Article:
Will Interim ACM Create New City Manager Paradigm?


A little over four years ago, then-mayor Howard Frimark welcomed new city manager Jim Hock by announcing that Hock wasn’t Frimark’s first choice.  In retrospect, that might have been one of the few things Frimark actually got right as mayor – even if most of us didn’t realize it at the time. 

By contrast, Monday night current Mayor Dave Schmidt got his first choice for interim Acting City Manager.  Well, maybe not quite his first choice – because Schmidt and a majority of aldermen reportedly were ready to offer the post to Finance Director Alison Stutts before a consensus was reached that the Finance Department needed her services more than did the city manager’s office.

But once the position was publicly advertised and resumes of 12 applicants were received and reviewed, Shawn Hamilton became Schmidt’s top choice.  And he was approved at Monday night’s “special” Council meeting, after a lengthy closed session, by a vote of 5 (Alds. Sweeney, DiPietro, Smith, Knight and Mazzuca) to 2 (Alds. Raspanti and Maloney).

Hamilton, an interim choice hired under a contract that extends only through this coming April, might be considered a high-risk, high-reward selection. 

The high-risk part comes from the fact that he has less than a year of public-sector experience under his belt, as Grundy County Administrator running an annual budget of only $14 million – less than a quarter the size of Park Ridge’s.  For those of you who subscribe to the theory that top-level public sector positions must be filled by career bureaucrats, Hamilton is clearly not your man.

But as we often have argued, we think that such a bureaucrat-centric theory is largely responsible for the widespread (although not without significant exceptions) mediocrity that afflicts government service today, driving up the cost to the taxpayers without commensurate increases in service.

Hamilton’s resume reflects a varied background in banking and management consulting that should come in handy in the not-so-brave new world of municipal government, where economic and personnel issues have assumed increasingly prominent, if not dominant, roles.  And his 10+ years of service as an elected member of the Coal City School Board suggests that he will have a better understanding than his predecessors of the mindset and concerns of the elected officials arrayed around The Horseshoe.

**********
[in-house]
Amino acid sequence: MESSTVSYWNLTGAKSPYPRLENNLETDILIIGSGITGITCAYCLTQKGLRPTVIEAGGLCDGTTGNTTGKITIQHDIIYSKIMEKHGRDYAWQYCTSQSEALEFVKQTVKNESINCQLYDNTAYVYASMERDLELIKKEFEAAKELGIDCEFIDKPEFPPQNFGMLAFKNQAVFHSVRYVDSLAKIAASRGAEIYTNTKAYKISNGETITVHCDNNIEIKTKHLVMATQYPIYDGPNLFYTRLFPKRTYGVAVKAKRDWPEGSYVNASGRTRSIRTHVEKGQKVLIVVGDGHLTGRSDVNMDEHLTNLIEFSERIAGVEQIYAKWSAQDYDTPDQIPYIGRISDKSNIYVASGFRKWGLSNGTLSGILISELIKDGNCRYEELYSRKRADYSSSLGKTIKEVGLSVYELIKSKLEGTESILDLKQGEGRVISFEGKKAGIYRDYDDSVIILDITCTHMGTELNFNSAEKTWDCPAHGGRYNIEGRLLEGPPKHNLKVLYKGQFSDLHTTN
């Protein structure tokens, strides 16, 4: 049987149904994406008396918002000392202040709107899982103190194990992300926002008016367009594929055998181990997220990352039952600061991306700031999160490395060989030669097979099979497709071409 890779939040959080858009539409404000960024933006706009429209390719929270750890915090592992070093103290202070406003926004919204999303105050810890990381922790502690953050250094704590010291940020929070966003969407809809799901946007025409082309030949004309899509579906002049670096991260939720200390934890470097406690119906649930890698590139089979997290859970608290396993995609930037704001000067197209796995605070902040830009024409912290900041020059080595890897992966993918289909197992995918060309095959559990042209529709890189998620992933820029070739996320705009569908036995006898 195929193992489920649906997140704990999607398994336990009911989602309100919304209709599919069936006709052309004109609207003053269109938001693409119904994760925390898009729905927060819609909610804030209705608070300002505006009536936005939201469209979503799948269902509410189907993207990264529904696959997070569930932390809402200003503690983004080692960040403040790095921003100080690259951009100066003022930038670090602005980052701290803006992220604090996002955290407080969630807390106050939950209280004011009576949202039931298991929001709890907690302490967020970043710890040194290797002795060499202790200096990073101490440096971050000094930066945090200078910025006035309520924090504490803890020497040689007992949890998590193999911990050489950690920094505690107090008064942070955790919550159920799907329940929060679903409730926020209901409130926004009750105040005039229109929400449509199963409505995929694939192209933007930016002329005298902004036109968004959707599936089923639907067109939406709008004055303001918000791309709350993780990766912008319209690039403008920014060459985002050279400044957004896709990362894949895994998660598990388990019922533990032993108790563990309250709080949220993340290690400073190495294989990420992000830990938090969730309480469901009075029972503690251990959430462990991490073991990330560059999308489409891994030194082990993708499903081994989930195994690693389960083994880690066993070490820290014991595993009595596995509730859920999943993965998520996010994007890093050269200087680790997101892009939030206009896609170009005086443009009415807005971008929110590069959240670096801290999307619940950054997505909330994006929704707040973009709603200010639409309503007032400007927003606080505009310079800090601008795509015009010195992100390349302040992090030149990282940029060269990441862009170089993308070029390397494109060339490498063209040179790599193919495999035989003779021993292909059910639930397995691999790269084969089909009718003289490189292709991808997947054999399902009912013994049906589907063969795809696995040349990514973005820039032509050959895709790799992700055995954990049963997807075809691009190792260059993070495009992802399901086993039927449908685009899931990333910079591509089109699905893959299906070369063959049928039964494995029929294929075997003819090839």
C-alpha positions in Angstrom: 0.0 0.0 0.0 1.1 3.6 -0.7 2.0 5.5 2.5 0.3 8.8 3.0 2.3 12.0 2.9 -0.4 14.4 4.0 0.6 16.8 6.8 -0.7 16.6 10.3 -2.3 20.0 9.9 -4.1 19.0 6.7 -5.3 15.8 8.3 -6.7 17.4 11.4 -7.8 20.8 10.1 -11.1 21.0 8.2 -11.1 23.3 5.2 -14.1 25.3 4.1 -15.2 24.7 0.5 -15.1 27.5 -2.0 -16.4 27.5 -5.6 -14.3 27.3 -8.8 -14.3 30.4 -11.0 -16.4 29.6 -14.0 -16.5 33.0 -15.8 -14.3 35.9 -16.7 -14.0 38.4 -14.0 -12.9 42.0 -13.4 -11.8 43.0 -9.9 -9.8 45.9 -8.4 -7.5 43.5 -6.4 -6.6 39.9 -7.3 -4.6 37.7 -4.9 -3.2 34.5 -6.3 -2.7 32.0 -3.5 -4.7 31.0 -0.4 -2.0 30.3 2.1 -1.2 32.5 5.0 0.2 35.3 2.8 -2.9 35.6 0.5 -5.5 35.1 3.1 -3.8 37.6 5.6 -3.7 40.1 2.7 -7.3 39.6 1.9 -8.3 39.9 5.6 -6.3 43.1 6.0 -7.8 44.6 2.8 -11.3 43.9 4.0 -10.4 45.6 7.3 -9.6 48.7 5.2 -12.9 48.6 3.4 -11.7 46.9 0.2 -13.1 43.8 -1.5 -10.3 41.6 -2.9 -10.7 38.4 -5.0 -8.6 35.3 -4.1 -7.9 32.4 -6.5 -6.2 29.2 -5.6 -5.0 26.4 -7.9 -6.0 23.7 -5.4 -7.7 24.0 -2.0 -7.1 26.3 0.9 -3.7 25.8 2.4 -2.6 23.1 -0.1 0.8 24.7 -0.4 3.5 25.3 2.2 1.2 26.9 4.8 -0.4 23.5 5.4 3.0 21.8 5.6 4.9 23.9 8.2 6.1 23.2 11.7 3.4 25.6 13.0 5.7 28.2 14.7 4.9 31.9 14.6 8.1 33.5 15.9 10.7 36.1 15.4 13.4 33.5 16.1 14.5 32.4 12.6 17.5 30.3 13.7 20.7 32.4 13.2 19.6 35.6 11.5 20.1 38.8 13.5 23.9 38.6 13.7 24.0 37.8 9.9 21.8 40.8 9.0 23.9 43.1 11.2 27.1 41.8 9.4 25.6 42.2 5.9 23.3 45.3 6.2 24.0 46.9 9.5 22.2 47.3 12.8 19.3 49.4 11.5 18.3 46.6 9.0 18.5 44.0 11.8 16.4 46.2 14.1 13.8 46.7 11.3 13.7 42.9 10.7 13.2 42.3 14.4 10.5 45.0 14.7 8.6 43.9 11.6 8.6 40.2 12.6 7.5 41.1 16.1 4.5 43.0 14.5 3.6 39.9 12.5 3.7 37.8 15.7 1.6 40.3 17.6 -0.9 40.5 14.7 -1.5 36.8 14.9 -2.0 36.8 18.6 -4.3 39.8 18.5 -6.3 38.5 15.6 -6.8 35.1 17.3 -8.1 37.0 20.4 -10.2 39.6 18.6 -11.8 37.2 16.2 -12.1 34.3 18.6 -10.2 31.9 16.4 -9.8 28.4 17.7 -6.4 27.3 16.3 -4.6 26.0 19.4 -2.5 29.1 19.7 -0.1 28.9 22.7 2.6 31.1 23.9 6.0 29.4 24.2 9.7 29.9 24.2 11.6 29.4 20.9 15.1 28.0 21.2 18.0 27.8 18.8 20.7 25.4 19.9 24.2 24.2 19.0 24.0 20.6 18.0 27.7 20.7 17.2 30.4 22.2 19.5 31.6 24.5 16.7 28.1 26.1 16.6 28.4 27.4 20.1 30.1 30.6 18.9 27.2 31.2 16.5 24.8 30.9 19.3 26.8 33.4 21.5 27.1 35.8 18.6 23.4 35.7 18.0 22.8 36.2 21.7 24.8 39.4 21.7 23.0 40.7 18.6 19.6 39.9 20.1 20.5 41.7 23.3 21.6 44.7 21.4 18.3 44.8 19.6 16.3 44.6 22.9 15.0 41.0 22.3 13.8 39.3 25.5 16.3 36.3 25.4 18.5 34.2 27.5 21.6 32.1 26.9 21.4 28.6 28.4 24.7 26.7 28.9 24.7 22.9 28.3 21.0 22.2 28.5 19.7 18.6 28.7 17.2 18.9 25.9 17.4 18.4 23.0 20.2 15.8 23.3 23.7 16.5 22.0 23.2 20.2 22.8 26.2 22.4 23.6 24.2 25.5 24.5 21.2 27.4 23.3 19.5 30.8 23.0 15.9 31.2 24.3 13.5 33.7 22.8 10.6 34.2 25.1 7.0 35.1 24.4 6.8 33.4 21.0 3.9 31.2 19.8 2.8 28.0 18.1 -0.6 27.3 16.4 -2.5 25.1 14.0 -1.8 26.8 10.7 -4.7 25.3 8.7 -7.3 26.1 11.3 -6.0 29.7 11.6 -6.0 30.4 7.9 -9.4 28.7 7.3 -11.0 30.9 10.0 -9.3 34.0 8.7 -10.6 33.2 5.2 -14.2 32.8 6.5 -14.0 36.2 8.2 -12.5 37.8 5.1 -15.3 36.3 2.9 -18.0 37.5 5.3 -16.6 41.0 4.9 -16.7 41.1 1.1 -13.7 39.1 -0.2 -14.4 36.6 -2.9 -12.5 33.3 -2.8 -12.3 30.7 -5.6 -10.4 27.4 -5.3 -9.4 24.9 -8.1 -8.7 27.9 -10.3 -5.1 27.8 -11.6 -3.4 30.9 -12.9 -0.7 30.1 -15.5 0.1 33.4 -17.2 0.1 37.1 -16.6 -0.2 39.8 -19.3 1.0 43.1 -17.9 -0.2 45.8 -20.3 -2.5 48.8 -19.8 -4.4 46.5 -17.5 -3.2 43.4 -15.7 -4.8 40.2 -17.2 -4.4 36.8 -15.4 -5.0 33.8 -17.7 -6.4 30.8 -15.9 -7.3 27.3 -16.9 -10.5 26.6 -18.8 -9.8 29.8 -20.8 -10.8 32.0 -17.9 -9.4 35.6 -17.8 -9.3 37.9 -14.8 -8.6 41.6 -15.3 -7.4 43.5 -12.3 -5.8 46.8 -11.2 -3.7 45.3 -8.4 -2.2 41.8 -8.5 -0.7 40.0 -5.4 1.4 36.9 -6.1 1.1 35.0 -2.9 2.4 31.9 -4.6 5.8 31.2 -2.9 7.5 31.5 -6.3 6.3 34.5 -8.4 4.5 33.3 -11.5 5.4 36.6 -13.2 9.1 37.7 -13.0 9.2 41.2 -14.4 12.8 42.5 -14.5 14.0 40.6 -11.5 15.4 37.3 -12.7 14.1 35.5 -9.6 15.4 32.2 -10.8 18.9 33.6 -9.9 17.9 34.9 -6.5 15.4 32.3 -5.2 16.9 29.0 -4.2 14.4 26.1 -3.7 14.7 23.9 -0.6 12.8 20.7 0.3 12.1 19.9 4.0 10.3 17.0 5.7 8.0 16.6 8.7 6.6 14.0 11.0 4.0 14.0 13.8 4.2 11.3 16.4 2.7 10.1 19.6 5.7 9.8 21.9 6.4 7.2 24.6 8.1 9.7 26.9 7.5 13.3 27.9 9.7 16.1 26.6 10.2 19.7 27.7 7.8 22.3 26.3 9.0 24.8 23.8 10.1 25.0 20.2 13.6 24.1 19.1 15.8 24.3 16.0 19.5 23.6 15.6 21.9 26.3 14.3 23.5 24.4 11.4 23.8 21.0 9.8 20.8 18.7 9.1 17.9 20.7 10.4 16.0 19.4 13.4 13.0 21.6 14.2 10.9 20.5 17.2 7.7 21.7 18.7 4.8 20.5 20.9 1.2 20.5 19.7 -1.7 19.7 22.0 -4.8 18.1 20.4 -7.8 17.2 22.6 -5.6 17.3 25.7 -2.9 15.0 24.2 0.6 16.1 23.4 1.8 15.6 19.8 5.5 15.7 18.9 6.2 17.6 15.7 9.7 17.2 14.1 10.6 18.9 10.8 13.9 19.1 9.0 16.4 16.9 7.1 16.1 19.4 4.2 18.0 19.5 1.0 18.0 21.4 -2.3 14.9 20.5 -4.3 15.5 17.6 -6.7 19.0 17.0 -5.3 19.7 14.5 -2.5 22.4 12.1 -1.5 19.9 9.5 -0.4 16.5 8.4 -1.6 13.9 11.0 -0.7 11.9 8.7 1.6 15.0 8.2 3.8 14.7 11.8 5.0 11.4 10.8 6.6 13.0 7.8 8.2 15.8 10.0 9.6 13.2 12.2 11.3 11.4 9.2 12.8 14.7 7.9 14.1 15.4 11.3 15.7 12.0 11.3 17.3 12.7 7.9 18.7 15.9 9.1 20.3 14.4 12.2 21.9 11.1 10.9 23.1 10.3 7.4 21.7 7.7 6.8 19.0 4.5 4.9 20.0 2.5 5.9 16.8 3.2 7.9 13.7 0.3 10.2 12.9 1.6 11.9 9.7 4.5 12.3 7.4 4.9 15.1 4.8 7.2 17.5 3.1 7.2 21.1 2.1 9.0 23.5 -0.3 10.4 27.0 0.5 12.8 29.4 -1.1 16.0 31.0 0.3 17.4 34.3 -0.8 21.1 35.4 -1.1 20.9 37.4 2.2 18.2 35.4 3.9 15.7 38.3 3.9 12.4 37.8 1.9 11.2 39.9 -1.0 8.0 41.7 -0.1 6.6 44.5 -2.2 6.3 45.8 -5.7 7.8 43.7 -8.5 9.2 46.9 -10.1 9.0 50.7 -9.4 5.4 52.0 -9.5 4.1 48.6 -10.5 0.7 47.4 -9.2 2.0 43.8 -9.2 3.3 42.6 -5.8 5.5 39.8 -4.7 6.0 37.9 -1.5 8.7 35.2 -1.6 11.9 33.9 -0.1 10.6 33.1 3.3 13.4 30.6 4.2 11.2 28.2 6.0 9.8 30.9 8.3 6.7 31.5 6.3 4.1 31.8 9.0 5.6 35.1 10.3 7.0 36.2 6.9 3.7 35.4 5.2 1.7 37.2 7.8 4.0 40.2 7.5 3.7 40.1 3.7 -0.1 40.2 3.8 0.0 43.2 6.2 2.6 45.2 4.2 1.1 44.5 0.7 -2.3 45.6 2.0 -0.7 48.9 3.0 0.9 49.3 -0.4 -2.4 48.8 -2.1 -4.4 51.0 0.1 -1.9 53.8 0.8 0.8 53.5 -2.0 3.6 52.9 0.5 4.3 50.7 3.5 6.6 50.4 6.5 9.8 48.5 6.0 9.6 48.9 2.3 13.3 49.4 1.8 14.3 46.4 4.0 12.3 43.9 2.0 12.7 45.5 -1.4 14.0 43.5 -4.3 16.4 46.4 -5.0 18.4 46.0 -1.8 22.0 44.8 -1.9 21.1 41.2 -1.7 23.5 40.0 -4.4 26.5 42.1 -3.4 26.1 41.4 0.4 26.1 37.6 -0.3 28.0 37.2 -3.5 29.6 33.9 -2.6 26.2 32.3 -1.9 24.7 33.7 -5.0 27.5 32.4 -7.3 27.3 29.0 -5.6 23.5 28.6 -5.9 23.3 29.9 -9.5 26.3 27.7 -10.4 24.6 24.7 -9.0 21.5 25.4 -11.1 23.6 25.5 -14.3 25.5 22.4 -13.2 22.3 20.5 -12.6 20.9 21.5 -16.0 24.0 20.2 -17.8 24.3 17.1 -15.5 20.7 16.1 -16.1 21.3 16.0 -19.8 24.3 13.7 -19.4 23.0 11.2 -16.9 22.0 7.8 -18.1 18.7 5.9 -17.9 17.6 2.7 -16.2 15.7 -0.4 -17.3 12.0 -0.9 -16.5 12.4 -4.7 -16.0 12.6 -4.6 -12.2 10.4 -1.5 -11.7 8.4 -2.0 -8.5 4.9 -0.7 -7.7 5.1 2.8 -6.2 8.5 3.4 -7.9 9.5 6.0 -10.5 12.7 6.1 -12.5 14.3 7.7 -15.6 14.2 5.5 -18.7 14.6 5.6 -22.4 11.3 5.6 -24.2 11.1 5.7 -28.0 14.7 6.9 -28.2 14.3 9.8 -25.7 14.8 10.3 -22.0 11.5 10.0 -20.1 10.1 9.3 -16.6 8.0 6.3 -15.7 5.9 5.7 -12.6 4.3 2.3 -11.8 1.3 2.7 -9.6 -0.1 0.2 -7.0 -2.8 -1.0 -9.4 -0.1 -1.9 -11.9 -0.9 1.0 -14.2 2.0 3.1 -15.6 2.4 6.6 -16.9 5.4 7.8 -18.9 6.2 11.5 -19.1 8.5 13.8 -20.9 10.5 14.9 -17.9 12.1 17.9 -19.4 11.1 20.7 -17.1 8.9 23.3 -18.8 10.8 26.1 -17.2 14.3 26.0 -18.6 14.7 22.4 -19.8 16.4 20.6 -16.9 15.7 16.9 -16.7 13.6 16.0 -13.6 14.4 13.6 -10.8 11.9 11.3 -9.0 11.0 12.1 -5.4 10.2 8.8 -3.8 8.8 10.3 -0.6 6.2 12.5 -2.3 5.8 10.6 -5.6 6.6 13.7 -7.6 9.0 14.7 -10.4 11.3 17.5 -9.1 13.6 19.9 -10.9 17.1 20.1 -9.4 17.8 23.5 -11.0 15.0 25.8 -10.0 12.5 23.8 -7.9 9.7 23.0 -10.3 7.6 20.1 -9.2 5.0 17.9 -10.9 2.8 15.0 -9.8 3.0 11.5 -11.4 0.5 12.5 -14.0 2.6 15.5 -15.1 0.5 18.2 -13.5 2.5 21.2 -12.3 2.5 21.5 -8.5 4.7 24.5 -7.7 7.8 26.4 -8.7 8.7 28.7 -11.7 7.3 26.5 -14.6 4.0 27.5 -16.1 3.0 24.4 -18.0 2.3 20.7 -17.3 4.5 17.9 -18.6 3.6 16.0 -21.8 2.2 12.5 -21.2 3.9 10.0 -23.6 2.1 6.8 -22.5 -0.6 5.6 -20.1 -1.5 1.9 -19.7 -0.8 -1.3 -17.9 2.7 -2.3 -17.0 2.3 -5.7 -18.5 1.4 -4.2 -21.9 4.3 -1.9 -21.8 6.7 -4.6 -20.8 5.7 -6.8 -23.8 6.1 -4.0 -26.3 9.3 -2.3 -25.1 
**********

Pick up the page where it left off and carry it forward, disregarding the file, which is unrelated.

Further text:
This creates the opportunity for a new paradigm for how the City is managed and City services administered.  That’s the potentially high-reward part of the equation.  And given the fact that Hamilton’s appointment is only for 9 months, we have almost-laboratory quality conditions for conducting this kind of private-to-public-sector experiment. 

If Hamilton is up to the challenge – as the mayor and 5 alderman appear to believe he is – the City will have 9 months of solid ACM service and a real-time audition for the permanent city manager position in which Hamilton has expressed interest.  If not, the City will have nine months to conduct a more thorough and deliberate search for a permanent replacement for the departed Hock and Juliana Maller.

Under these circumstances, the “no” votes on Hamilton’s appointment by Alds. Raspanti and Maloney are both noteworthy and instructive. 

Both of them professed unhappiness with the selection process – especially with what they viewed as a too-small pool of candidates.  And we would agree with them …IF this had been the hiring process for a permanent city manager, or if the City was given more time than the approximately one-month fire drill that resulted from Maller’s announcing her departure for scenic Hanover Park on July 5, a month before her last day as Park Ridge ACM.

According to articles appearing in this week’s Park Ridge Herald-Advocate and Park Ridge Journal, Raspanti “would have liked to have seen [the City] get 100 resumes and really broaden the search,” while Maloney complained about the Council’s doing nothing about finding a new permanent city manager after it terminated Hock back on May 4th.

We can’t find any record of how many resumes the City received when it used a professional search firm to conduct the “nation-wide” hunt that spirited Hock away from the wolverines in Michigan.  Both Raspanti and Maloney voted to sack him in May – without either of them clamoring at that time for the immediate commencement of an interview and hiring process for his replacement.  And as best as we can tell, neither of them started beating the drum for an expedited comprehensive search process until now.

But we’ll take their words and their motives at face value, while offering the mayor and the rest of the Council the following bit of advice: No matter how much you guys may like Hamilton and think he might fill the bill for the permanent slot, begin a search process for the permanent slot now.

And to ensure that process is as good as it can be, we suggest that Schmidt and the Council deputize Raspanti and Maloney to run it.

Let the quest for 100 resumes begin! 

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